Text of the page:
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The bus flies down Av. Rivadavia and drops us off on a dark corner somewhere between Primera Junta and Puan. It’s about 10:30pm on a Saturday night and the fog rests heavily over Caballito. We zigzag our way through the neighborhood: across the train tracks, past the lively indoor football pitches at the Club Ferro Carril and up busy Avellaneda before rounding the corner onto Espinosa. From the opposite side of the block, a bright string of chunky lights summon us over to Menenga, a young take on the familial local cantina.
A small circle of friends and family huddle around a tufted leather couch and greet everyone that enters in unison. Owner and head chef Nicolas Gonzalez scurries up and down the thin kitchen. He checks in on a steaming sauce pot before gently dunking a bulb of garlic in, skin and stalk intact. Bright yellow hamburger rolls are haphazardly stacked in an oblong cooking tray. He grabs a handful of tightly knit empanadas and tosses them in the deep fryer that screams and sizzles.
Gonzalez hails from a long line of cooks. His great-grandfather cooked for the President of France. His grandmother landed on the Argentine coast and opened hotels where she worked in the kitchen. Gonzalez learned to cook from his grandfather, a partisano from the Northern Italian beach town of Lavagna. His grandfather’s nickname, Menenga, is now written on the front door in blue and white letters.
His childhood is reflected in his gravitation towards familiar porteño fare remixed with splashes of street food. The hominess of the food is echoed with the comfy atmosphere that only exists in small enclaves where the owner also happens to be the chef, dishwasher, waiter and accountant.
Everyone in the room is eating hamburgers. Before Menenga there was Arengreen, a weekend puerta cerrada run from his home around the corner, that specialized in classic smash burgers. Two survived the new menu and both lay heavily on the side of tradition. Patties are a simple mix of roast beef and fat that are smashed thin and served in twos. The burger, Gonzalez recommended the Doble Bacon, immediately transported me to the diners and roadside restaurants I grew up on. A dense marbled fat is that first burst that hits. Buttery cheddar cheese oozes over with a satisfying lacto-fat flavor. It hangs on tight to the tongue as bursts of savory-sweet pickles and a generous stack of salty bacon flutter in and out. French fries are cut thin and fried to a lovely, airy crisp. Fluffy tangerine orange buns made of cabocha squash add an unexpected honey note. It is the kind of simple but second-natured execution that often only comes from a fry cook that’s been manning the plancha for decades.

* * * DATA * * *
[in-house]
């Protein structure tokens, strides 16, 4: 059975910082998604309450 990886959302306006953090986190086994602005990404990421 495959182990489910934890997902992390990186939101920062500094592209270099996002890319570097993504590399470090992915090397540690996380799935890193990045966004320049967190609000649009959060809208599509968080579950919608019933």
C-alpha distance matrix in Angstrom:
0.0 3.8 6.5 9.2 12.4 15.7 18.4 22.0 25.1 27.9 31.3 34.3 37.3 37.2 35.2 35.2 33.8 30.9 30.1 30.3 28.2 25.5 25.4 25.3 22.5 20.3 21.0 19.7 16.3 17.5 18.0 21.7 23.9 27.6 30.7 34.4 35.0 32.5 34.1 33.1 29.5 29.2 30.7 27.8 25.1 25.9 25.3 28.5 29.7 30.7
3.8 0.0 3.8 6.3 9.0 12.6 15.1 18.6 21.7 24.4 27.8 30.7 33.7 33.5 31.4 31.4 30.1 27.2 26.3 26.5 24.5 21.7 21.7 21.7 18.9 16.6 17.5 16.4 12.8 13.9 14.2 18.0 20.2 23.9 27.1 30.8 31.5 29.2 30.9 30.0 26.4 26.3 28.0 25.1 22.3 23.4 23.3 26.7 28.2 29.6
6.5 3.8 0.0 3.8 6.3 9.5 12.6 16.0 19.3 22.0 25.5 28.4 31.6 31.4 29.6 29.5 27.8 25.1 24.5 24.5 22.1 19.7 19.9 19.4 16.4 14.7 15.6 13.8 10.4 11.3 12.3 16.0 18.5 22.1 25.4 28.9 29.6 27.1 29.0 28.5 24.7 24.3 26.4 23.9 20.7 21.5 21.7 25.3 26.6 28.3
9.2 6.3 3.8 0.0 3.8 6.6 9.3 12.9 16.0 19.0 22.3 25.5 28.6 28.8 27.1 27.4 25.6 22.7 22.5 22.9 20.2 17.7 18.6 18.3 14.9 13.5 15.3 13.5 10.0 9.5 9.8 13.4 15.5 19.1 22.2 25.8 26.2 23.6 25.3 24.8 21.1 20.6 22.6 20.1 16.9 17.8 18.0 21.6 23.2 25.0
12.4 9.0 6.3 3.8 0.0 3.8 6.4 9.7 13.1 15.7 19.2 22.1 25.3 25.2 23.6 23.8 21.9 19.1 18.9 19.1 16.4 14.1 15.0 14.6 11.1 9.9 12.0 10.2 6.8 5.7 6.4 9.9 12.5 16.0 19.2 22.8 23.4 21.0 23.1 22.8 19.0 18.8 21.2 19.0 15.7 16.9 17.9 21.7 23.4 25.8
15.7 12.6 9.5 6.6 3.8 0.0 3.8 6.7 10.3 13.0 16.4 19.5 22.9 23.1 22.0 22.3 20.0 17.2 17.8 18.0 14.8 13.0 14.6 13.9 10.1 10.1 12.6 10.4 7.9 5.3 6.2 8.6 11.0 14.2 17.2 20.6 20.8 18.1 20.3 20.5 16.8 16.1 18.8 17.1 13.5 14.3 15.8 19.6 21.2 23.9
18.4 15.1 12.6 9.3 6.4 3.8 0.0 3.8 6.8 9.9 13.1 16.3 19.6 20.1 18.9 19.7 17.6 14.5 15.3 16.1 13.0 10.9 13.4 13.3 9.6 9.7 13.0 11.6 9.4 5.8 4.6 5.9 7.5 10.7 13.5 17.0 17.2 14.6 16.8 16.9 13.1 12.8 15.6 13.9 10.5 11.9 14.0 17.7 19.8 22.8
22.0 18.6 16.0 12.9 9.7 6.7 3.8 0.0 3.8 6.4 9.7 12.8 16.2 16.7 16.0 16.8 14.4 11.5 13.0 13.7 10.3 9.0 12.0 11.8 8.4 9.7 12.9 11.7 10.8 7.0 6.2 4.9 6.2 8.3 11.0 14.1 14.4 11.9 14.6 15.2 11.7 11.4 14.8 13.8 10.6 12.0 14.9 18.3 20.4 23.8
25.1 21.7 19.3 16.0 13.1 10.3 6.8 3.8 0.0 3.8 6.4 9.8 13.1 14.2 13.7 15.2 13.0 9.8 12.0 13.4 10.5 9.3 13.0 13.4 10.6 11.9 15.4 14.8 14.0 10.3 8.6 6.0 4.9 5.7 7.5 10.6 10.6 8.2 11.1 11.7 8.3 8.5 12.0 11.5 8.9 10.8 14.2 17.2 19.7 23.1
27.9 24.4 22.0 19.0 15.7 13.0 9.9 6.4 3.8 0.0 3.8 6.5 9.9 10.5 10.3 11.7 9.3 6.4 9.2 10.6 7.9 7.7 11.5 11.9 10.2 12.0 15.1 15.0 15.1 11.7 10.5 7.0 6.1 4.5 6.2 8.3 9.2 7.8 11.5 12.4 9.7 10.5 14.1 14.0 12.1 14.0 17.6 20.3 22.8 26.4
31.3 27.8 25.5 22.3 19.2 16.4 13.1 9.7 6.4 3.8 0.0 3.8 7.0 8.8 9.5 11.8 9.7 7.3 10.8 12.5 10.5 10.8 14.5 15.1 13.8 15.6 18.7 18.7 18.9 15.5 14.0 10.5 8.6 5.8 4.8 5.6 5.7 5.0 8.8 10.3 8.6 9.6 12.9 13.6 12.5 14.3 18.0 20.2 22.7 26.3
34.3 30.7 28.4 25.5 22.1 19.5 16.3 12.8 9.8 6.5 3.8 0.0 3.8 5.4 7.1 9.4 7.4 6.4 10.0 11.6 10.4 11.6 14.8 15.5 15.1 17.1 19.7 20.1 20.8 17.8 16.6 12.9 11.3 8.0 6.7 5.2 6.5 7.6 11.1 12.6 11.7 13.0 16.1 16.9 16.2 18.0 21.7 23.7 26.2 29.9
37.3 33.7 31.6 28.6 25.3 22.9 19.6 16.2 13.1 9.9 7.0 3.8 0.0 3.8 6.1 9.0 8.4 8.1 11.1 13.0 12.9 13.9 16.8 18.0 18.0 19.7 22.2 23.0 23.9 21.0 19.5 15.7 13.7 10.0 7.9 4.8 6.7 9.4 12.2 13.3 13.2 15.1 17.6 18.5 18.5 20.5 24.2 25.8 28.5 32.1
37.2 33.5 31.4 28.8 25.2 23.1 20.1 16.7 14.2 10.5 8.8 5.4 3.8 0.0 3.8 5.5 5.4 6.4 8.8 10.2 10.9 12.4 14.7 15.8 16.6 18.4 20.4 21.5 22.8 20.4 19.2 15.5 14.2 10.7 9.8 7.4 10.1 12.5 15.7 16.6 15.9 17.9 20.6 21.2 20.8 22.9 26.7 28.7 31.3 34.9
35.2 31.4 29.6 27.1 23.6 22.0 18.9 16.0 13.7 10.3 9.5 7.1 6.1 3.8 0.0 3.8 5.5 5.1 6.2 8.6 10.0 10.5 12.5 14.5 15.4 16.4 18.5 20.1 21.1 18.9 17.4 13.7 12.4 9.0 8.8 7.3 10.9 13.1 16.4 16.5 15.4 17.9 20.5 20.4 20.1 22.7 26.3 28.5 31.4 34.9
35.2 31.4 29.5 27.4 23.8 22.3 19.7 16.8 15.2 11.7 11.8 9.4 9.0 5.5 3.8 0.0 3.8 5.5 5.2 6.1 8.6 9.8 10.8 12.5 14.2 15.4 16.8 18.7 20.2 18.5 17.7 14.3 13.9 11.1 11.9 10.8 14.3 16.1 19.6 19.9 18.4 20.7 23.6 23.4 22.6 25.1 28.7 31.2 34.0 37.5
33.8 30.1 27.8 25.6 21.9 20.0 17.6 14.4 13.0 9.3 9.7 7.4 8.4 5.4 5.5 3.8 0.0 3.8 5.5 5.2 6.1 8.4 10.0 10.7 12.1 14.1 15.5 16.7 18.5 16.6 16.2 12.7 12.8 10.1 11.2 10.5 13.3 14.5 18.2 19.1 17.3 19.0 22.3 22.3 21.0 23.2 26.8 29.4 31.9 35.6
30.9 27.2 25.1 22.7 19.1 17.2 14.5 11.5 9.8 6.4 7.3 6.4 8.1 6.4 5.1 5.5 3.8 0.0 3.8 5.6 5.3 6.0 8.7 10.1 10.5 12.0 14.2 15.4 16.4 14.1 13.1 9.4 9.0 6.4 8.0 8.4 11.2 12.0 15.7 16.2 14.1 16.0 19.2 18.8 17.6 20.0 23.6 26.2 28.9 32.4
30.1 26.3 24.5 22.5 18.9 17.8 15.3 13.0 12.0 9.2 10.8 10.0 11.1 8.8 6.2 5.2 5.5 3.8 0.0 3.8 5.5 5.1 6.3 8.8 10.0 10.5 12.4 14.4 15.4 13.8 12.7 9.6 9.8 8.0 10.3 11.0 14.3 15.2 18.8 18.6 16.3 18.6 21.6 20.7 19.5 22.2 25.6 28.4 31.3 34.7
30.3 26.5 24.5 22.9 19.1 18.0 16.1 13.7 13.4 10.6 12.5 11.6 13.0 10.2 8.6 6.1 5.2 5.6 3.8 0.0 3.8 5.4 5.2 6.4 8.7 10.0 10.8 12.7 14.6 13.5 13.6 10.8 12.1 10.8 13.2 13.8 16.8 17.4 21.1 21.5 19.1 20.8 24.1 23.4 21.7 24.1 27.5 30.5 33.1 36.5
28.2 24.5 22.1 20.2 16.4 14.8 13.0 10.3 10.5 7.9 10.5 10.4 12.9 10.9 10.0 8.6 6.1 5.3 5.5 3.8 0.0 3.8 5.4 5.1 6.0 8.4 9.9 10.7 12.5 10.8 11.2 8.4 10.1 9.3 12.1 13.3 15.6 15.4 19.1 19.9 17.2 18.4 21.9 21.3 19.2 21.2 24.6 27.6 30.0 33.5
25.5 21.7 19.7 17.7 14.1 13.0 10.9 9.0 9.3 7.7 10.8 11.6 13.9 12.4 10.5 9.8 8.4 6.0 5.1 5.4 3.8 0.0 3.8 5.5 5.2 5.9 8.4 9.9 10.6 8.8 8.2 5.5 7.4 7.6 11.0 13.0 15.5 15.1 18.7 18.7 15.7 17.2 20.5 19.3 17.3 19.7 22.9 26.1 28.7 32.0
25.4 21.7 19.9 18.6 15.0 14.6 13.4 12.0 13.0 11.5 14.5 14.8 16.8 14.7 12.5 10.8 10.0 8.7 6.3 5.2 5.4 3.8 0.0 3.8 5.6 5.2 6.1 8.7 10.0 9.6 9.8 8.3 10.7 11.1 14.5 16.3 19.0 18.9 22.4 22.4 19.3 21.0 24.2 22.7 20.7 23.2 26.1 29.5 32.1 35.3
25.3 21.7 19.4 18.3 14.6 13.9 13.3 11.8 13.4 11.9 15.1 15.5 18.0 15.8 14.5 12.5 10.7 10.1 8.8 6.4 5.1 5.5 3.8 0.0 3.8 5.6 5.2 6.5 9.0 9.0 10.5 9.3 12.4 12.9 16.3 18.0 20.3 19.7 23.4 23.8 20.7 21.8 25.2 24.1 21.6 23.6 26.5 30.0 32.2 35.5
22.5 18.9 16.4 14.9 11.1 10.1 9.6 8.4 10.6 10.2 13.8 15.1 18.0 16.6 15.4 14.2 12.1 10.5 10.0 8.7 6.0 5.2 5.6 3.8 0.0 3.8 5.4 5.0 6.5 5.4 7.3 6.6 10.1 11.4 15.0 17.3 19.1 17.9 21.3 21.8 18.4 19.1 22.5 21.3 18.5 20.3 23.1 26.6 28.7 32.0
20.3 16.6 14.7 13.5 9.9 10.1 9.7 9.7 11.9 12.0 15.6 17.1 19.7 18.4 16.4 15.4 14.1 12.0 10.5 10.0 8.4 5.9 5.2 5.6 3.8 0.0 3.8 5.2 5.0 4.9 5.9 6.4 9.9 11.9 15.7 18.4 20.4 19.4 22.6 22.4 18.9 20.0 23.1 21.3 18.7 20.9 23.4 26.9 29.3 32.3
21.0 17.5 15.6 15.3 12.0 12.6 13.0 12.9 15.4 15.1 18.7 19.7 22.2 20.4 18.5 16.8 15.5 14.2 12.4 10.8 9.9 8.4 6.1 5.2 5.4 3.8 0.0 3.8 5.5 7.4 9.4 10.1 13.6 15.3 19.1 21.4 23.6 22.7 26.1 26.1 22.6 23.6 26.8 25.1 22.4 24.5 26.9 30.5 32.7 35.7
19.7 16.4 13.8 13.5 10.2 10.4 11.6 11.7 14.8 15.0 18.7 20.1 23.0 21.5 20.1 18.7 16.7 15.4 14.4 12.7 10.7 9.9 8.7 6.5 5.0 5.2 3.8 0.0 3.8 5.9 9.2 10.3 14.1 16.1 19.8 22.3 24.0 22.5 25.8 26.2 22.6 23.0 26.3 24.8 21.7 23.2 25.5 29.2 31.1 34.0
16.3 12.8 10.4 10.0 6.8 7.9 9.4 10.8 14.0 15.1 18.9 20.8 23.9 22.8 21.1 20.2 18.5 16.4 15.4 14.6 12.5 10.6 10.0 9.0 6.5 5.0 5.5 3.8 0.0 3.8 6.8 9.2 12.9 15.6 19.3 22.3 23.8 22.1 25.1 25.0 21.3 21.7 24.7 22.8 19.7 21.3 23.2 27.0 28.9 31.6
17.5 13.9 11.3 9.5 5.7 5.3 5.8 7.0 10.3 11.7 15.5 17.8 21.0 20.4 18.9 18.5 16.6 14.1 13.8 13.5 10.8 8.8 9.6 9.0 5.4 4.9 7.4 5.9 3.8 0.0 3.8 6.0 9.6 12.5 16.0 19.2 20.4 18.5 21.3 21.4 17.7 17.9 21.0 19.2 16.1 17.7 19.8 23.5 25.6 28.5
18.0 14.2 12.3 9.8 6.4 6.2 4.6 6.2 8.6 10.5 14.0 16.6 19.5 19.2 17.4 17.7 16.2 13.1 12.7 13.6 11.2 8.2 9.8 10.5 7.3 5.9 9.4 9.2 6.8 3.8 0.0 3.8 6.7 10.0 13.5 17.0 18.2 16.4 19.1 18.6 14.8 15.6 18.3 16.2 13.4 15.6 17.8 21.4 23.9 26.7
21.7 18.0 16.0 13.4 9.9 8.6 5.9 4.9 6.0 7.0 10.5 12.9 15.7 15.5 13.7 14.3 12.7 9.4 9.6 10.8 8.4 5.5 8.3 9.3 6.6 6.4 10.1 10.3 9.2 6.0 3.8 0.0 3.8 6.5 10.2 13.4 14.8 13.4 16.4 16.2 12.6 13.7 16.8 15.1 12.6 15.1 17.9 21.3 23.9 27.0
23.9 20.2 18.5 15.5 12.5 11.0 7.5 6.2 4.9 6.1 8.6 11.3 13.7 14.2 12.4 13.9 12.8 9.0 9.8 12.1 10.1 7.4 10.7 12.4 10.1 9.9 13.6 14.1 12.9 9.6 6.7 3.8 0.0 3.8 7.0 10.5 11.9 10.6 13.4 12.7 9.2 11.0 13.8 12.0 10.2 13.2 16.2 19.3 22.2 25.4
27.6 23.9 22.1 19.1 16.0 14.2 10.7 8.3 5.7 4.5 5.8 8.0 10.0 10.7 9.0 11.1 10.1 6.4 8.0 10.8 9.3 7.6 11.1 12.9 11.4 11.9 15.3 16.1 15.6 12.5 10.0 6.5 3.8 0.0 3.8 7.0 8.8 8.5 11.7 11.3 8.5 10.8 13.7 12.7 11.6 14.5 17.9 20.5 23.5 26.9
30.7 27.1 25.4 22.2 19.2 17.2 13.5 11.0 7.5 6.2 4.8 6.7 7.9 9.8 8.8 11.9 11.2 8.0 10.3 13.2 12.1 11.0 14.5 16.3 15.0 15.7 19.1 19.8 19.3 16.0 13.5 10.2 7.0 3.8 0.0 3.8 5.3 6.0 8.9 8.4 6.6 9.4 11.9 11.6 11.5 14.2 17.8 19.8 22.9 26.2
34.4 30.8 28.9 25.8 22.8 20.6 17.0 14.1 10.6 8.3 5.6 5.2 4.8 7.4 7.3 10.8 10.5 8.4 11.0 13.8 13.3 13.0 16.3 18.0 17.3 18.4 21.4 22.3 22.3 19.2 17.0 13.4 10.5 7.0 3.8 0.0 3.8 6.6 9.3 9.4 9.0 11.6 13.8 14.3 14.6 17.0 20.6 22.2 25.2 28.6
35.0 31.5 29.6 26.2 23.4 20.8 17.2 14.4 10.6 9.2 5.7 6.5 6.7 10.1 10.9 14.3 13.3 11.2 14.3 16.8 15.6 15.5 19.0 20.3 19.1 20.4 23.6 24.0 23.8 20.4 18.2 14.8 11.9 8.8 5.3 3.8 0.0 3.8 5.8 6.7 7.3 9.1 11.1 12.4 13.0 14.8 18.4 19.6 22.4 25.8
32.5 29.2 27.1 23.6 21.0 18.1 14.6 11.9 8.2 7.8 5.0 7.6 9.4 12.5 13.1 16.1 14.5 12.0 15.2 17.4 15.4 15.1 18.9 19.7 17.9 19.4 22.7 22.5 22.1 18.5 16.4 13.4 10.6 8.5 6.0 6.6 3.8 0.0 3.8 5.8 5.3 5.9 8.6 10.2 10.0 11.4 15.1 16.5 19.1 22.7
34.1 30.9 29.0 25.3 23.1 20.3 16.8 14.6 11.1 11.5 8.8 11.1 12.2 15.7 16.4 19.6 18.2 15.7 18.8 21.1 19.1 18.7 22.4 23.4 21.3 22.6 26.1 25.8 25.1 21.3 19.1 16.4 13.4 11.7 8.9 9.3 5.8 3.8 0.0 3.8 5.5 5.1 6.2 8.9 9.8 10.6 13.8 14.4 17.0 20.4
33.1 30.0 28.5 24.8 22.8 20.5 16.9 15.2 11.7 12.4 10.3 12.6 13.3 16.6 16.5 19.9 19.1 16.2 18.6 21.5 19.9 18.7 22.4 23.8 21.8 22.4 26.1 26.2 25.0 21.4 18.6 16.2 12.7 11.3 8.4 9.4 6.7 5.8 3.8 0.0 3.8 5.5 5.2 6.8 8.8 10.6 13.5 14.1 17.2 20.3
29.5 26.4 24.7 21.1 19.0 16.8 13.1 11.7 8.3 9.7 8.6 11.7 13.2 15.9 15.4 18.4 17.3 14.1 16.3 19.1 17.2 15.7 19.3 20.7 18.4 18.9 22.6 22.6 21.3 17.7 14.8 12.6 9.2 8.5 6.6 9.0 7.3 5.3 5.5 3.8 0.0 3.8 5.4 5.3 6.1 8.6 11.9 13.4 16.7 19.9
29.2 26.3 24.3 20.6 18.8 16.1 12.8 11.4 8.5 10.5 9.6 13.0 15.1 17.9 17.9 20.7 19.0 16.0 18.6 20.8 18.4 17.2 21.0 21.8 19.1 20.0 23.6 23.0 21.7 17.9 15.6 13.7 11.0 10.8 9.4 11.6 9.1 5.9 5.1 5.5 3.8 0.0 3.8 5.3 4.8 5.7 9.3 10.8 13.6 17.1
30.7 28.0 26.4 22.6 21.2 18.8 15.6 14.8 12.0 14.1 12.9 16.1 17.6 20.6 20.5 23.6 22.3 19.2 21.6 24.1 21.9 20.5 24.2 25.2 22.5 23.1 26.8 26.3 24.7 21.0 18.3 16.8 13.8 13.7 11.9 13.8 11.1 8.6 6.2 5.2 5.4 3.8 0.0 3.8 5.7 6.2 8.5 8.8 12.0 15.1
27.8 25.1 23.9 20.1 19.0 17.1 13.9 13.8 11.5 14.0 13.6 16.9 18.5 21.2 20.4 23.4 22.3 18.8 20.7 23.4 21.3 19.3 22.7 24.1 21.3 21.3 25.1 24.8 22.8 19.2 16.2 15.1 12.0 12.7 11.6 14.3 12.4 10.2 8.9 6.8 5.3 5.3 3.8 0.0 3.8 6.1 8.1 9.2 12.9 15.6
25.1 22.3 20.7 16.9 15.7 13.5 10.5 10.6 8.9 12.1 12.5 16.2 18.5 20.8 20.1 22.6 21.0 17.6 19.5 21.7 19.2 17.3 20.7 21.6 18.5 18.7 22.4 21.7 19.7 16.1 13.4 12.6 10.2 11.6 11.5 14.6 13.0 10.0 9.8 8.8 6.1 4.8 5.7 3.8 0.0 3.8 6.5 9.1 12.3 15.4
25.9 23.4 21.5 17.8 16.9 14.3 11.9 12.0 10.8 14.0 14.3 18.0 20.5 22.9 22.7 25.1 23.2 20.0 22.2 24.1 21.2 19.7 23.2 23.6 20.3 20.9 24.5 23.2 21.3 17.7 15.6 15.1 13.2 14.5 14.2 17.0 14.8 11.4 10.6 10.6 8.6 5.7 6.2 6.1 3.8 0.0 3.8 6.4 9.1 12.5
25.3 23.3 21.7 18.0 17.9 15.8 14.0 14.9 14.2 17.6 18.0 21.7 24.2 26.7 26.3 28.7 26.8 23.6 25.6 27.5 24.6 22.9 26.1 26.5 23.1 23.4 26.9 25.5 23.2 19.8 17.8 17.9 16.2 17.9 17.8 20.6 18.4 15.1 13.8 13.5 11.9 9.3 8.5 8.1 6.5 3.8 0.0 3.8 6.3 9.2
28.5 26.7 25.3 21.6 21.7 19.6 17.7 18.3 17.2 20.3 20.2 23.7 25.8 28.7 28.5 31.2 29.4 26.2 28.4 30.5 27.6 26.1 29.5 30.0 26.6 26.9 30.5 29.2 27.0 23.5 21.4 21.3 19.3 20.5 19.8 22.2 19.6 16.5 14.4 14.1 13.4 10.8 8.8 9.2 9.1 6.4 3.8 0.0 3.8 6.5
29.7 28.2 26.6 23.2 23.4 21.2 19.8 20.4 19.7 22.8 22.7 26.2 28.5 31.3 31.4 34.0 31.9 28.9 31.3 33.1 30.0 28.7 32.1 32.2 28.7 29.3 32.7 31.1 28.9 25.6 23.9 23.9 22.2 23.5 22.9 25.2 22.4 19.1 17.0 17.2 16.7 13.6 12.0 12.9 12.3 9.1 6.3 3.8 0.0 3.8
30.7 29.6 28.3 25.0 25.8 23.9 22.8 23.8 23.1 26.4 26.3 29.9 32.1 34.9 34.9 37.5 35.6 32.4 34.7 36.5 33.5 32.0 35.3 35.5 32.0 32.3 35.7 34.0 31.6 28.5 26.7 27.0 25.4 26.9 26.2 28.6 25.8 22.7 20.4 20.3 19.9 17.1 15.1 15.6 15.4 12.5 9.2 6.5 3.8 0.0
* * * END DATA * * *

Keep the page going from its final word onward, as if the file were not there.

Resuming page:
Although the burgers are the operation’s bread and butter, it is the rest of the menu that shows off the restaurants courage amongst a sea of parrillas and pizza shops. Bubbly fried empanadas are stuffed with ojo de bife. The beef generously balances between the acidity of tomato paste and generous squirts of lemon, fatty squares of bacon and a touch of honey that happily confuses the tongue.
Rib eye is also served al plato. It is my favorite dish on the menu. Cooked to a tender medium-rare, it is paired alongside butter and garlic-laced mashed potatoes, brave roasted garlic and soft red onion that adds a tinge of tang. Gooey mollejas are grilled until a fat grit forms on the edges. It plays nicely with sweet corn kernels, a creamy white sauce and stacks of smoky bacon. It is a gluttonous dream. The house salad shouldn’t be underestimated. The seasonal salad has a soft spot for root vegetables like broccoli, radish and beets served with slightly salty cheese, a creamy vinaigrette and fresh bread. It’s the right pair for just about everything.
Address: Espinosa 480, Caballito
Open: Tuesday through Sunday 7pm to 11pm. Open for lunch from 12:30pm to 3:30pm Saturdays and Sundays
Price per person: $850 per person (burger and drink); $1,000 per person (dinner and drink)